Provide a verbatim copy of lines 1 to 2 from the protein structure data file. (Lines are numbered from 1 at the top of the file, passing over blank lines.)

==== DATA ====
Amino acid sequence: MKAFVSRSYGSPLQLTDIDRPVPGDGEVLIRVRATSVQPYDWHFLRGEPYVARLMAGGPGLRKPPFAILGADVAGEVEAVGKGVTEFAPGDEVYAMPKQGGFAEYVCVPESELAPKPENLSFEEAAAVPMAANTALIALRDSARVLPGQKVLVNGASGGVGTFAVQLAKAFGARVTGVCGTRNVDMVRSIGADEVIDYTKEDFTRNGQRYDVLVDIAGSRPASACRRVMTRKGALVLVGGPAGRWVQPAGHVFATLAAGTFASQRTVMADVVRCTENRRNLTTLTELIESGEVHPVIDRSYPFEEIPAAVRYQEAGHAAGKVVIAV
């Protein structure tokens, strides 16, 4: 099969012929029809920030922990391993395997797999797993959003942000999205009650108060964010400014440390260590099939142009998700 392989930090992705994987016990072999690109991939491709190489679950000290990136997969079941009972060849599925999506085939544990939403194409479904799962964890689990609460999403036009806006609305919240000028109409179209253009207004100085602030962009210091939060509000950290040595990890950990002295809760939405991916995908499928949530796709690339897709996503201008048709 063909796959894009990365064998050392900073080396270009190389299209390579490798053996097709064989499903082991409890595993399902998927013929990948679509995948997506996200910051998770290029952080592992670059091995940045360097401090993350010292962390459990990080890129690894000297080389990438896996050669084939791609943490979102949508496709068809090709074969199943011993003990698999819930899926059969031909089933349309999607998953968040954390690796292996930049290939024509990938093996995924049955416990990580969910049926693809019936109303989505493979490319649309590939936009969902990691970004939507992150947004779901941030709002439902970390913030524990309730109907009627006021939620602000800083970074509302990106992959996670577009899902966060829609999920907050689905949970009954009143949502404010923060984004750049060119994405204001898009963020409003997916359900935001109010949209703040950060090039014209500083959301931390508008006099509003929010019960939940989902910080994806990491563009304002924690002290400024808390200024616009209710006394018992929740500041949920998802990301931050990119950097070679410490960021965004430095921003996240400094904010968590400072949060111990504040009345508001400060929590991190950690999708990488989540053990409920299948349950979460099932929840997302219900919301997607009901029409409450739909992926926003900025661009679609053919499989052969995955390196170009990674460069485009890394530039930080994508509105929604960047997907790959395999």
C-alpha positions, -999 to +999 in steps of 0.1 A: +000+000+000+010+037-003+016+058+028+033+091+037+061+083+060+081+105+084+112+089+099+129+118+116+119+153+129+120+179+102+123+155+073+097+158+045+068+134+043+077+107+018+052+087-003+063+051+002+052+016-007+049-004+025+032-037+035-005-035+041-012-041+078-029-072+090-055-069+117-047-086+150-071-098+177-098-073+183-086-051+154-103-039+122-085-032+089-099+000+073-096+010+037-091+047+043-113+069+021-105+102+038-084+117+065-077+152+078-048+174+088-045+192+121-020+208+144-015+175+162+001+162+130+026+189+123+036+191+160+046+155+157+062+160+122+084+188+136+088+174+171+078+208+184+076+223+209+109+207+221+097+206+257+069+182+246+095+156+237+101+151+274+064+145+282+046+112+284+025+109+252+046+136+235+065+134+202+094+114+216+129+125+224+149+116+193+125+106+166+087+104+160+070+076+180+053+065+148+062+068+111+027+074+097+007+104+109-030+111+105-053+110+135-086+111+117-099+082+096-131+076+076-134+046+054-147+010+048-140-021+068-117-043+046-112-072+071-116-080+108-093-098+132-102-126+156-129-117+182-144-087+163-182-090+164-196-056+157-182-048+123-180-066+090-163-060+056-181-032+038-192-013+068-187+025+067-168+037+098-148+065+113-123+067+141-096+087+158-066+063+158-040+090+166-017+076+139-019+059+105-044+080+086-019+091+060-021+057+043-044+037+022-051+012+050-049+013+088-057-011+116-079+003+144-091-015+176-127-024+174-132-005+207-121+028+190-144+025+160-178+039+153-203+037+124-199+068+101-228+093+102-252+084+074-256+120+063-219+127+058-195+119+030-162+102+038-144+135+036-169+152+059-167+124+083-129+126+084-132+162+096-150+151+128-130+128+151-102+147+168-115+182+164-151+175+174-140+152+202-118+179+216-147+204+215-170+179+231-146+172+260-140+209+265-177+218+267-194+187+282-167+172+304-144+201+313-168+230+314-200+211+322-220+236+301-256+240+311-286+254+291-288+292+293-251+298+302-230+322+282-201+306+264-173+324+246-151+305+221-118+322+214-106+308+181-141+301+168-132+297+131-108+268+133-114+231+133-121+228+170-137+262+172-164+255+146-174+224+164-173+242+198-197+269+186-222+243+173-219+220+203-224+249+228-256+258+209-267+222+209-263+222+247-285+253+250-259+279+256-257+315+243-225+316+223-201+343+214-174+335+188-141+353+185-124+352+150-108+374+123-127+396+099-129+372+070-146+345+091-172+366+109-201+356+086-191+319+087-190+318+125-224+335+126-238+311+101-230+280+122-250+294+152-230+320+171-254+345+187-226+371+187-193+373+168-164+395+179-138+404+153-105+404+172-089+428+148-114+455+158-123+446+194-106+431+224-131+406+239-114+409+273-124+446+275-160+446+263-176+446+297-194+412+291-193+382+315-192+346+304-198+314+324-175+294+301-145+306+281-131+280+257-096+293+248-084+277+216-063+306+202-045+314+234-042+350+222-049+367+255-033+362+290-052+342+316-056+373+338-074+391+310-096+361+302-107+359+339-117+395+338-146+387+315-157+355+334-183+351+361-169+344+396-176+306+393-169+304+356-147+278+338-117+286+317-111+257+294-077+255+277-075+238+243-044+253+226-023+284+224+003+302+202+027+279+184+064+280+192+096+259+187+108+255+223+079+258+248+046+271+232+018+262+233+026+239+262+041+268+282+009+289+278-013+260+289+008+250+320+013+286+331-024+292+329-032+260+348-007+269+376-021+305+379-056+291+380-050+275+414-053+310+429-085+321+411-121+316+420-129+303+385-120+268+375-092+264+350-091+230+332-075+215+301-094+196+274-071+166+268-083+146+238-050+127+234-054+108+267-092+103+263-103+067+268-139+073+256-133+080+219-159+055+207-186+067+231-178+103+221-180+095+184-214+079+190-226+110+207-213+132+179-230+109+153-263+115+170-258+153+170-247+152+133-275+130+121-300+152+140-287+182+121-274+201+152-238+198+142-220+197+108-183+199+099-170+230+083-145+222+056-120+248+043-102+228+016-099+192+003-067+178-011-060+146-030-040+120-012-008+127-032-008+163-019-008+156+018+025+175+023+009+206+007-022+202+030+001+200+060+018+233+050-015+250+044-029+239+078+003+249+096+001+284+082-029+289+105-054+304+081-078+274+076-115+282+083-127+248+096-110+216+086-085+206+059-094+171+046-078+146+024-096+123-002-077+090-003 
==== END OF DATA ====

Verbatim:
Amino acid sequence: MKAFVSRSYGSPLQLTDIDRPVPGDGEVLIRVRATSVQPYDWHFLRGEPYVARLMAGGPGLRKPPFAILGADVAGEVEAVGKGVTEFAPGDEVYAMPKQGGFAEYVCVPESELAPKPENLSFEEAAAVPMAANTALIALRDSARVLPGQKVLVNGASGGVGTFAVQLAKAFGARVTGVCGTRNVDMVRSIGADEVIDYTKEDFTRNGQRYDVLVDIAGSRPASACRRVMTRKGALVLVGGPAGRWVQPAGHVFATLAAGTFASQRTVMADVVRCTENRRNLTTLTELIESGEVHPVIDRSYPFEEIPAAVRYQEAGHAAGKVVIAV
């Protein structure tokens, strides 16, 4: 099969012929029809920030922990391993395997797999797993959003942000999205009650108060964010400014440390260590099939142009998700 392989930090992705994987016990072999690109991939491709190489679950000290990136997969079941009972060849599925999506085939544990939403194409479904799962964890689990609460999403036009806006609305919240000028109409179209253009207004100085602030962009210091939060509000950290040595990890950990002295809760939405991916995908499928949530796709690339897709996503201008048709 063909796959894009990365064998050392900073080396270009190389299209390579490798053996097709064989499903082991409890595993399902998927013929990948679509995948997506996200910051998770290029952080592992670059091995940045360097401090993350010292962390459990990080890129690894000297080389990438896996050669084939791609943490979102949508496709068809090709074969199943011993003990698999819930899926059969031909089933349309999607998953968040954390690796292996930049290939024509990938093996995924049955416990990580969910049926693809019936109303989505493979490319649309590939936009969902990691970004939507992150947004779901941030709002439902970390913030524990309730109907009627006021939620602000800083970074509302990106992959996670577009899902966060829609999920907050689905949970009954009143949502404010923060984004750049060119994405204001898009963020409003997916359900935001109010949209703040950060090039014209500083959301931390508008006099509003929010019960939940989902910080994806990491563009304002924690002290400024808390200024616009209710006394018992929740500041949920998802990301931050990119950097070679410490960021965004430095921003996240400094904010968590400072949060111990504040009345508001400060929590991190950690999708990488989540053990409920299948349950979460099932929840997302219900919301997607009901029409409450739909992926926003900025661009679609053919499989052969995955390196170009990674460069485009890394530039930080994508509105929604960047997907790959395999």